TOYOTA’S DESIGNERS have said the face of the fourth-generation Sienna minivan was inspired by Shinkansen bullet trains. But of course. I’ve been told I look like Clark Gable.
The Sienna does bear a likeness to an obscure prototype called the Aurora (1957). It’s worth googling. Designed by a Catholic priest named Alfred A. Juliano, the Aurora explored novel ways to make automobiles safer and weirder-looking. Thus its soft, bulbous nose and scoop-like maw, into which errant pedestrians/parishioners could be harmlessly swept. Toyota should put a little something in the collection plate, by way of royalties.
The Sienna needs no introduction: Toyota’s seven- or eight-passenger minivan has been a segment-sales leader since 2004. The vehicle we see in the States was born and bred here, extra big and plenty sturdy, designed in Toyota’s studios in California and Michigan and built in Indiana to specifications of Toyota’s global, hybrid-accommodating architecture.
The long-serving V6 has been mustered out of the fleet. As of the fourth generation, the Sienna is powered exclusively by a hybrid powertrain, built around an Atkinson-cycle 2.5-liter inline-four gas engine; continuously variable transmission; two motor-generators; and a 288-volt, nickel-metal hydride battery acting as a buffer for regenerative braking. Think of the new Sienna as a Toyota Prius with twice the draft and 3X the hull displacement.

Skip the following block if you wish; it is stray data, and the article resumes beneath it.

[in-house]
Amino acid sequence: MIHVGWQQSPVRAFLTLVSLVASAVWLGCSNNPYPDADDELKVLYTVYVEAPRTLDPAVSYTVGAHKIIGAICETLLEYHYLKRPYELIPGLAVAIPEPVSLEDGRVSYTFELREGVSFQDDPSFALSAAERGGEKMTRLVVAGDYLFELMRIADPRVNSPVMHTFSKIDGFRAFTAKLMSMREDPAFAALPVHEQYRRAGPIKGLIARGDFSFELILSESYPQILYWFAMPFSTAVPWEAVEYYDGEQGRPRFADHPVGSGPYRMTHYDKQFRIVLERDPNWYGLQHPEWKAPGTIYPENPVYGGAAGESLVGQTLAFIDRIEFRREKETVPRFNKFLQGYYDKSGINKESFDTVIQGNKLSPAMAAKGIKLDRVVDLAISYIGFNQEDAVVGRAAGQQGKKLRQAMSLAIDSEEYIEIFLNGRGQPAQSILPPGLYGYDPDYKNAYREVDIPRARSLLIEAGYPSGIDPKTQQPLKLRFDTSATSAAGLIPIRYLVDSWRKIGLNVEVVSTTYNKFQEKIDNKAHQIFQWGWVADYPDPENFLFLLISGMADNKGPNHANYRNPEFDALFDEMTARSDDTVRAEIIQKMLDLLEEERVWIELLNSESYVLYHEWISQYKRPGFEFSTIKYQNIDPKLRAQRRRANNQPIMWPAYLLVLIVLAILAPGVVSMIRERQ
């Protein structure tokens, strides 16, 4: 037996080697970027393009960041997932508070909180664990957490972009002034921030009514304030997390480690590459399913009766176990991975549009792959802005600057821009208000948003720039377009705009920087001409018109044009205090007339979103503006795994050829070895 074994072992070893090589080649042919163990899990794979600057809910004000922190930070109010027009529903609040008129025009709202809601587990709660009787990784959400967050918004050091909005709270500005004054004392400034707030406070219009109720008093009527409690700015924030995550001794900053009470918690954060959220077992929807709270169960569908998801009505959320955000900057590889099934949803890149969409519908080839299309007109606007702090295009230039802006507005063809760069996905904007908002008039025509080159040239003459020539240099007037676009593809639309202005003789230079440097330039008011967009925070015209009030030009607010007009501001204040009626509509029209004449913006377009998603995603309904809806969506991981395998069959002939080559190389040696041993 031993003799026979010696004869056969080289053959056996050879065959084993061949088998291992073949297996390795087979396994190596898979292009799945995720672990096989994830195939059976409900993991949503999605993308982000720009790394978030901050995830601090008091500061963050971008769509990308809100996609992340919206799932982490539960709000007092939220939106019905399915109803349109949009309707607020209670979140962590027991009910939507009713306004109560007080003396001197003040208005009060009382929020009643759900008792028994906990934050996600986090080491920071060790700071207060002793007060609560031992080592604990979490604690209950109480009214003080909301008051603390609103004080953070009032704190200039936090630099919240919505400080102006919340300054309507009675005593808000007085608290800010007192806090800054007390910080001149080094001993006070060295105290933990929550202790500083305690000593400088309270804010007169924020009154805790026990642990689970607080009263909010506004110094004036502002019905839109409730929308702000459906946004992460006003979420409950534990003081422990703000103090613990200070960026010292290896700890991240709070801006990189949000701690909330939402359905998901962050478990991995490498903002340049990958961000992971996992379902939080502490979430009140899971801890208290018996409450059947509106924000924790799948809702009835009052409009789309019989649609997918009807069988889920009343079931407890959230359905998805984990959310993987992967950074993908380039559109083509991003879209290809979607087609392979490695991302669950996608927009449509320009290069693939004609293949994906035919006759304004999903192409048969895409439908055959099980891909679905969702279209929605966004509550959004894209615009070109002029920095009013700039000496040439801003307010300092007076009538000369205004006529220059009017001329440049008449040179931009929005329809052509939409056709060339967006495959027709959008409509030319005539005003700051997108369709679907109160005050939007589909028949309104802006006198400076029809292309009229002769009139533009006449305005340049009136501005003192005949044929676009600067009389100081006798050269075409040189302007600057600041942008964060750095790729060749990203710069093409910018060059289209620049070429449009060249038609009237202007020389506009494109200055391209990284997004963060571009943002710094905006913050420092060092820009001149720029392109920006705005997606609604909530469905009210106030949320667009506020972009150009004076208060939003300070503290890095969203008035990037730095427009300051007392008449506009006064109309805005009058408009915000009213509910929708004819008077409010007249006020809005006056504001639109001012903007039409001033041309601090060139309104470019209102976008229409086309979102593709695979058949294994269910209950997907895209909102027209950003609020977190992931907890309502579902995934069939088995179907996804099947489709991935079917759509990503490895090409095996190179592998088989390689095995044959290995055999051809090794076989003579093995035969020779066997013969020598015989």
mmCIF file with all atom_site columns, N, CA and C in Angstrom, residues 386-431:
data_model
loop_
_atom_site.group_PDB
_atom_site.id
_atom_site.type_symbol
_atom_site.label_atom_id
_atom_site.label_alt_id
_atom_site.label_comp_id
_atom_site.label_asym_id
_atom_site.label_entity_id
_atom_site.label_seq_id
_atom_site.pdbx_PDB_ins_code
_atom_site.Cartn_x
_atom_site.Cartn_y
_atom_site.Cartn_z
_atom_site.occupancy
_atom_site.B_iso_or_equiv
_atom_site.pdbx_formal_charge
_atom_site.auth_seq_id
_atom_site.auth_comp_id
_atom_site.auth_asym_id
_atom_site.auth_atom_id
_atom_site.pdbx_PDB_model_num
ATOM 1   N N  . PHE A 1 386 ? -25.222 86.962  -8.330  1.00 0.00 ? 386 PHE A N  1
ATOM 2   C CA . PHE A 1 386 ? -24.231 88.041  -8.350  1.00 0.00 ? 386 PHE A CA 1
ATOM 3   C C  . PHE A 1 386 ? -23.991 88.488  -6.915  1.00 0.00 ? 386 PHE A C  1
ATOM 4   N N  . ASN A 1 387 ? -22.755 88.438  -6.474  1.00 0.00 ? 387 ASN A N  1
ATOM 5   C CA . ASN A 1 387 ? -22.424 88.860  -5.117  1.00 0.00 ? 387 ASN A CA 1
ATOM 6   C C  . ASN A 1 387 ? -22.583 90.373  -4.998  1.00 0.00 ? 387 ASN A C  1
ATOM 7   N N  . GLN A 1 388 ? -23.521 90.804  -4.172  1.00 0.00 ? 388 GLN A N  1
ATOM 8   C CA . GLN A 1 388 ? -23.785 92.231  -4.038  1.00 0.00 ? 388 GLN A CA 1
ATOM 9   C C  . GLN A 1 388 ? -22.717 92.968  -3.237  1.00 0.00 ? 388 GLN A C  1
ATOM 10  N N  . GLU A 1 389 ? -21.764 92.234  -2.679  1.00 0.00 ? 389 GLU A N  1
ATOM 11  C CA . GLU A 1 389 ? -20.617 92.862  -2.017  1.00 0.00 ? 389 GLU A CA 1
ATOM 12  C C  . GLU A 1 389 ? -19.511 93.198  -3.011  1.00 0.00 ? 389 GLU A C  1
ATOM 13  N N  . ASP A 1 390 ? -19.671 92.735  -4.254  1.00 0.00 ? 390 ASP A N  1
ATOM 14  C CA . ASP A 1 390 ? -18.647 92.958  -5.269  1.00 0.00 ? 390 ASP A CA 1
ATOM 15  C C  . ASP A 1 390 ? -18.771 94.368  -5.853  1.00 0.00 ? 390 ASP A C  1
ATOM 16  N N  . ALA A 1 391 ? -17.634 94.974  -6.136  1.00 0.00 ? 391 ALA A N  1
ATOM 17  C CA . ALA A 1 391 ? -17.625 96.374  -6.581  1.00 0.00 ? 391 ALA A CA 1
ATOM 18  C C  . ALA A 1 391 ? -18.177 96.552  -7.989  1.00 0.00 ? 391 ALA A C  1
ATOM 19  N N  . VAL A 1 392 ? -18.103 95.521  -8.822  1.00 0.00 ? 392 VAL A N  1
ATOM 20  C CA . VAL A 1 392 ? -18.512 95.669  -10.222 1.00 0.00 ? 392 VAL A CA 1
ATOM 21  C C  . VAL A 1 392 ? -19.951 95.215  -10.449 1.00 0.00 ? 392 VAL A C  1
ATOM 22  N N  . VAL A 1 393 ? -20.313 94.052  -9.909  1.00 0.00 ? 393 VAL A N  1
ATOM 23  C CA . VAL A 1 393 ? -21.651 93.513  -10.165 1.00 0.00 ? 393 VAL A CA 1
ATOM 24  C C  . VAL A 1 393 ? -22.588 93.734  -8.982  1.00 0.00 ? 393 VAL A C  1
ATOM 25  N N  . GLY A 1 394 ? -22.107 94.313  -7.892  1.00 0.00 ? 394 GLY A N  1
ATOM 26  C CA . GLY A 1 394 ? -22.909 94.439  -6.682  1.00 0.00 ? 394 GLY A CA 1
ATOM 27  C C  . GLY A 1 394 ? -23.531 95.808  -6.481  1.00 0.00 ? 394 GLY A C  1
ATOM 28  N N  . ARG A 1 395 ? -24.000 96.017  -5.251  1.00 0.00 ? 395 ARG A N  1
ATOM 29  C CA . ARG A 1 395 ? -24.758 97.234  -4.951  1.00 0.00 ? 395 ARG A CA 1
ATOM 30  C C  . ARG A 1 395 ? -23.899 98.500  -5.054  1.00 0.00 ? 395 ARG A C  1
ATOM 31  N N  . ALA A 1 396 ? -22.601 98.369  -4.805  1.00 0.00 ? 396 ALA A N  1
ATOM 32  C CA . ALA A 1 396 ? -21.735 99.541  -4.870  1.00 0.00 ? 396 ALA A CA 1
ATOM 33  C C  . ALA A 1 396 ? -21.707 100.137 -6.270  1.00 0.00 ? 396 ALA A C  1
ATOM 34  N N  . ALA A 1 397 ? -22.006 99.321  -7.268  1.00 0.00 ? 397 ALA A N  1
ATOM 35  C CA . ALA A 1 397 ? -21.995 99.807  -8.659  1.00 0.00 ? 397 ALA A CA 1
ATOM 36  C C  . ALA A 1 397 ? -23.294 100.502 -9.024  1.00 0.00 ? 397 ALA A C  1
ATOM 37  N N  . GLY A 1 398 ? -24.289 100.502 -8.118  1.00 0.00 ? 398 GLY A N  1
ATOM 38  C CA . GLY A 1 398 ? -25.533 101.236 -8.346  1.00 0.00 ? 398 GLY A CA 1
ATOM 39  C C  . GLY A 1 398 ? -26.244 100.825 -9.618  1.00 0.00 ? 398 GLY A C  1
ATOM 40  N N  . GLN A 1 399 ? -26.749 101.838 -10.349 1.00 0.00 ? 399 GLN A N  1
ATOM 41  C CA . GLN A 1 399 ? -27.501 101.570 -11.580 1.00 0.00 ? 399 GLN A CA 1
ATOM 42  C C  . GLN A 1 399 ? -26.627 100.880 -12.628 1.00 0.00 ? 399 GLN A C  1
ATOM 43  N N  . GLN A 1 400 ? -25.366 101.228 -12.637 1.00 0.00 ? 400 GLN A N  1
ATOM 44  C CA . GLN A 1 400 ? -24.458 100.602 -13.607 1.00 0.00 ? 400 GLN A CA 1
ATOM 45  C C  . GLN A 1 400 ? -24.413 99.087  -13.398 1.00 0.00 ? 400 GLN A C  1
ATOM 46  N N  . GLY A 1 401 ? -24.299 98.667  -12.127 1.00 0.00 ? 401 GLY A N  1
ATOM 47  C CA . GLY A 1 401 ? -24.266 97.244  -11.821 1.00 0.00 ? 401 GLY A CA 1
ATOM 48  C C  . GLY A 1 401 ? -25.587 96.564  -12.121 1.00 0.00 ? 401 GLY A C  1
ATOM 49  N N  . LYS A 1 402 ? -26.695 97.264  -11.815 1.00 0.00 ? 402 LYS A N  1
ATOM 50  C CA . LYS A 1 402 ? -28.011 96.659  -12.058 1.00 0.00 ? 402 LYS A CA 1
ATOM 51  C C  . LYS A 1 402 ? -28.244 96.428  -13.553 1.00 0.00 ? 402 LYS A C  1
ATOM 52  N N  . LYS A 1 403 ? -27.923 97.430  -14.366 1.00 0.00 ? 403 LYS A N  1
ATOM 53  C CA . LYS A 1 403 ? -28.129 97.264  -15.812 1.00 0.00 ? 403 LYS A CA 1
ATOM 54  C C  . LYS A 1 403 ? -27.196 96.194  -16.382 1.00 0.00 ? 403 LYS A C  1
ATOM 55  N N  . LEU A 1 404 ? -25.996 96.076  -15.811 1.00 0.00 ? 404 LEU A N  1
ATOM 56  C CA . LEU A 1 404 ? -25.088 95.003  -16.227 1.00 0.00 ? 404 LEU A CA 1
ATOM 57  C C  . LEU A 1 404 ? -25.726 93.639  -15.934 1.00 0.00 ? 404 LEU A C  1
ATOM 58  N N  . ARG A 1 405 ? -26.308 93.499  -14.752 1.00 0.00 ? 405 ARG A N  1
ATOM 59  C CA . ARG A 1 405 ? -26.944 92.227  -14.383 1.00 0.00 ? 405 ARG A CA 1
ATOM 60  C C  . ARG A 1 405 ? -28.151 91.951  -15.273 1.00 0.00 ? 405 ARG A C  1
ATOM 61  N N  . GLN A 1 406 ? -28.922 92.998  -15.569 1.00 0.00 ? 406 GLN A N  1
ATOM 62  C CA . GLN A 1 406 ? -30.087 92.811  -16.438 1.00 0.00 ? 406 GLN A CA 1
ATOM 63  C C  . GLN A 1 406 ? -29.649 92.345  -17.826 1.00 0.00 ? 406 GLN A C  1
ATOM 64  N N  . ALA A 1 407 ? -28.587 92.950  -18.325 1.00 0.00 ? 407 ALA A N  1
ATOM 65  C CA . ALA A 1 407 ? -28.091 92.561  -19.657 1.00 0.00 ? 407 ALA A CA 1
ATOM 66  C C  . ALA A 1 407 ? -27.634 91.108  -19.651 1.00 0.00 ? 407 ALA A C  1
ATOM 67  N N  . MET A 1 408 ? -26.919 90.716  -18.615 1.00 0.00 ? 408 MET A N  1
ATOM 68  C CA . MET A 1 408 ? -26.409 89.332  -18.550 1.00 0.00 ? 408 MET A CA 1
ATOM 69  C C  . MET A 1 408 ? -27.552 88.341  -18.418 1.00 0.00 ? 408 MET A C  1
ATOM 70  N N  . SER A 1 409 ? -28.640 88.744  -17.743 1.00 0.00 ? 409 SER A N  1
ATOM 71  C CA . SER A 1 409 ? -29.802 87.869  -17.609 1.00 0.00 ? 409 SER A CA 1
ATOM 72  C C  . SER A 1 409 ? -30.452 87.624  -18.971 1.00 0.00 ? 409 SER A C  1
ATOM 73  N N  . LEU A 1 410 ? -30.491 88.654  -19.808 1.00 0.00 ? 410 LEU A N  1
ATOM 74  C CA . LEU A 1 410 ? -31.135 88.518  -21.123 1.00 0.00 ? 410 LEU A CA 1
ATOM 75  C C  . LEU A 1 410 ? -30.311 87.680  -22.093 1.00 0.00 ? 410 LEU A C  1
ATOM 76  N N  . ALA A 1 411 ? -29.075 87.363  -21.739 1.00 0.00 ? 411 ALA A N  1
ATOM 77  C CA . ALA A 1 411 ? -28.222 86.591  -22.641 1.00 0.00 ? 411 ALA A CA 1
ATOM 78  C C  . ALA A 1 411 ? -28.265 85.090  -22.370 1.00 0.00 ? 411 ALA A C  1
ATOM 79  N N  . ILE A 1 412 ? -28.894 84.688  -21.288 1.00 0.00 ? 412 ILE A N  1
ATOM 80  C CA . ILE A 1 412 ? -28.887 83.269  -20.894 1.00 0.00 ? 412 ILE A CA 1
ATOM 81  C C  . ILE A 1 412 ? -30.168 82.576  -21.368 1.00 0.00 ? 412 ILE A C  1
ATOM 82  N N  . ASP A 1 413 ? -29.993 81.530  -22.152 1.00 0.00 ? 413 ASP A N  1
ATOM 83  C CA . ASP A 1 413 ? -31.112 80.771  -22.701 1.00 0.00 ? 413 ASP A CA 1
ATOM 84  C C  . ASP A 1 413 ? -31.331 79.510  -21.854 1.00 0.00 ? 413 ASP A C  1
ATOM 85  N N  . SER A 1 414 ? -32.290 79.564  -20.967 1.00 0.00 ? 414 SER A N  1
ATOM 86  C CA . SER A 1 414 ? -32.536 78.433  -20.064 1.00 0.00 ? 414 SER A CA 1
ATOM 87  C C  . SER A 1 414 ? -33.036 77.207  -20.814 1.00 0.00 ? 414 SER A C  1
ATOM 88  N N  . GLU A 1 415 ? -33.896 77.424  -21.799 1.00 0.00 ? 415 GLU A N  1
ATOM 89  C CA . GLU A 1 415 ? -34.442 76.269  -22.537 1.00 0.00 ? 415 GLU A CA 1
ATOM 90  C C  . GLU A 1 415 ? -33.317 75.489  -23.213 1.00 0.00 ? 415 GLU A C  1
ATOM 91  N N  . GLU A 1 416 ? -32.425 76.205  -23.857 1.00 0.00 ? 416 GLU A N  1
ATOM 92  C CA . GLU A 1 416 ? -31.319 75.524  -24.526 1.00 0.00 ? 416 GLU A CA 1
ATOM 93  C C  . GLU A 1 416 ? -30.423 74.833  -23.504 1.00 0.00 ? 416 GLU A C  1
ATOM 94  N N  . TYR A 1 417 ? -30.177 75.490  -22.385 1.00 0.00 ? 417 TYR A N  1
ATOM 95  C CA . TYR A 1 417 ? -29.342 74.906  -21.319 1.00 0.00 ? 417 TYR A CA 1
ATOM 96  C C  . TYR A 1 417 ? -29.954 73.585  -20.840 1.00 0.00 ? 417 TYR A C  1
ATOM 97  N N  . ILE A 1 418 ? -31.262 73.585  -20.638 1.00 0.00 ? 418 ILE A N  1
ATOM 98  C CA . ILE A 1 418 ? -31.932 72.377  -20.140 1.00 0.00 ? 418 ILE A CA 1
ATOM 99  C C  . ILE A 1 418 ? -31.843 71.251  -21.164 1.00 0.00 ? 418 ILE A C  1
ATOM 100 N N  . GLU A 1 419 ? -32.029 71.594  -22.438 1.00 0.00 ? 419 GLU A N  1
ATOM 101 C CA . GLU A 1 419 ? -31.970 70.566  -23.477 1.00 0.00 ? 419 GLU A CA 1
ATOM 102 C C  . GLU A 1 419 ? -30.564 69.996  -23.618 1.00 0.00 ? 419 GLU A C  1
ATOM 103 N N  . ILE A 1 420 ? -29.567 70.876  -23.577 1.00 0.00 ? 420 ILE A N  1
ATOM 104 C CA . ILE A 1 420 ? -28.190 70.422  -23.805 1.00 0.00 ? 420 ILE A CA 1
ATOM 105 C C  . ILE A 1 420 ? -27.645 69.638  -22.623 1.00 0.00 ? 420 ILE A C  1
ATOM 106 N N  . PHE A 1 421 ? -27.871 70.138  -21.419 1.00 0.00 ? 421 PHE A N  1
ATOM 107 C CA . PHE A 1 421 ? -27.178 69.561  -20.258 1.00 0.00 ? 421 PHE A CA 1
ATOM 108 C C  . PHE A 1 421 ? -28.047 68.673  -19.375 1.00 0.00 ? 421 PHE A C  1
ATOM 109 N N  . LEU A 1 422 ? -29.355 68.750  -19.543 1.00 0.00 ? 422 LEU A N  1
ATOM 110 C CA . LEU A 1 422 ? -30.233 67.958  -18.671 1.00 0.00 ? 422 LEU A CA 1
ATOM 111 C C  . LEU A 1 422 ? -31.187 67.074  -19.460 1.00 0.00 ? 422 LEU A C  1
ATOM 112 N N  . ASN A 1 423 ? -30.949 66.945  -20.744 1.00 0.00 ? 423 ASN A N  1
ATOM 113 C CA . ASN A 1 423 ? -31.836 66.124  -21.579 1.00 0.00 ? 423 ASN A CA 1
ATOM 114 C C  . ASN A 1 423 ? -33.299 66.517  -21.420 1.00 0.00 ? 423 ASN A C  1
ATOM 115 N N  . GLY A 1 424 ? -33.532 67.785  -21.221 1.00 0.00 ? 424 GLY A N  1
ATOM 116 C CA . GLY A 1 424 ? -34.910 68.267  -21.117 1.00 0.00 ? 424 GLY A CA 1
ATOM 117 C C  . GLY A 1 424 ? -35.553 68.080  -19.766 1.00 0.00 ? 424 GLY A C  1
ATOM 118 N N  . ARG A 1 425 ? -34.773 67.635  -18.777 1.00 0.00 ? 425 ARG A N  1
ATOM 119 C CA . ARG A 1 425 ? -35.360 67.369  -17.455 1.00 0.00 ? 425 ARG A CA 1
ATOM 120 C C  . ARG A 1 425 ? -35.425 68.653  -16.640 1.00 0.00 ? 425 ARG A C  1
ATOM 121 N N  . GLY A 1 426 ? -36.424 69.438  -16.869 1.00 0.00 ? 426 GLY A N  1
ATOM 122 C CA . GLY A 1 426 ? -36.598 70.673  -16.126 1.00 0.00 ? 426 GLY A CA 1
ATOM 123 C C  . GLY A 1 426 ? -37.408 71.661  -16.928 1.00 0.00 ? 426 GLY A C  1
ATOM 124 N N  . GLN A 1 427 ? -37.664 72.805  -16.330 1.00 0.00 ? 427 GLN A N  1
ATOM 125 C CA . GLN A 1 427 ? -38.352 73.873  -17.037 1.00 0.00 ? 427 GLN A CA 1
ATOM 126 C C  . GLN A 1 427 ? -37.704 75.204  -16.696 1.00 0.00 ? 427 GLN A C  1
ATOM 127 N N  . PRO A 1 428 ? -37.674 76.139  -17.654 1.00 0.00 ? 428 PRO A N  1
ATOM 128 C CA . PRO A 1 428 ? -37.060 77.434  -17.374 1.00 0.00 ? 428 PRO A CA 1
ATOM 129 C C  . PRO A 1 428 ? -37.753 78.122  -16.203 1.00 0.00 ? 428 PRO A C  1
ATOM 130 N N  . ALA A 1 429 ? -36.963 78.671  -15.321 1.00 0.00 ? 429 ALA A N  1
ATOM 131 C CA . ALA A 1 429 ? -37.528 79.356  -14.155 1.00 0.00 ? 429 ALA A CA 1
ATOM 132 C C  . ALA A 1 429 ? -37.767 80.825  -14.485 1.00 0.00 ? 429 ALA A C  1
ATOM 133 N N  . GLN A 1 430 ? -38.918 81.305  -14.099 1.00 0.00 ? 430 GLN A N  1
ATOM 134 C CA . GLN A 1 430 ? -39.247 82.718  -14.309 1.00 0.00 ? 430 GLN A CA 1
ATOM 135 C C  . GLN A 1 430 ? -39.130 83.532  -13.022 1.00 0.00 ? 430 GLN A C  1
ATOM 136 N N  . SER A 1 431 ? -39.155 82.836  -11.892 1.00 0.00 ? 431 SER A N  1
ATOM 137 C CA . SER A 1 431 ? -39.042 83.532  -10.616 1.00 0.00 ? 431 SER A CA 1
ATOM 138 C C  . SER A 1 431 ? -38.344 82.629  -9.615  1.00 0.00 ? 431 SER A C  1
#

The hybrid bit works a treat. At 35 mpg combined, the Sienna’s efficiency is about 25% better than its archrival Honda Odyssey—which, to remind, is front-drive only. Sienna’s AWD comes courtesy of a 54-hp/89-lb-ft electric motor on the rear axle. Torque distribution—though only notional in this regime—ranges from 100:0 to 20:80, front to rear. This same running gear also appears under the RAV4 Hybrid.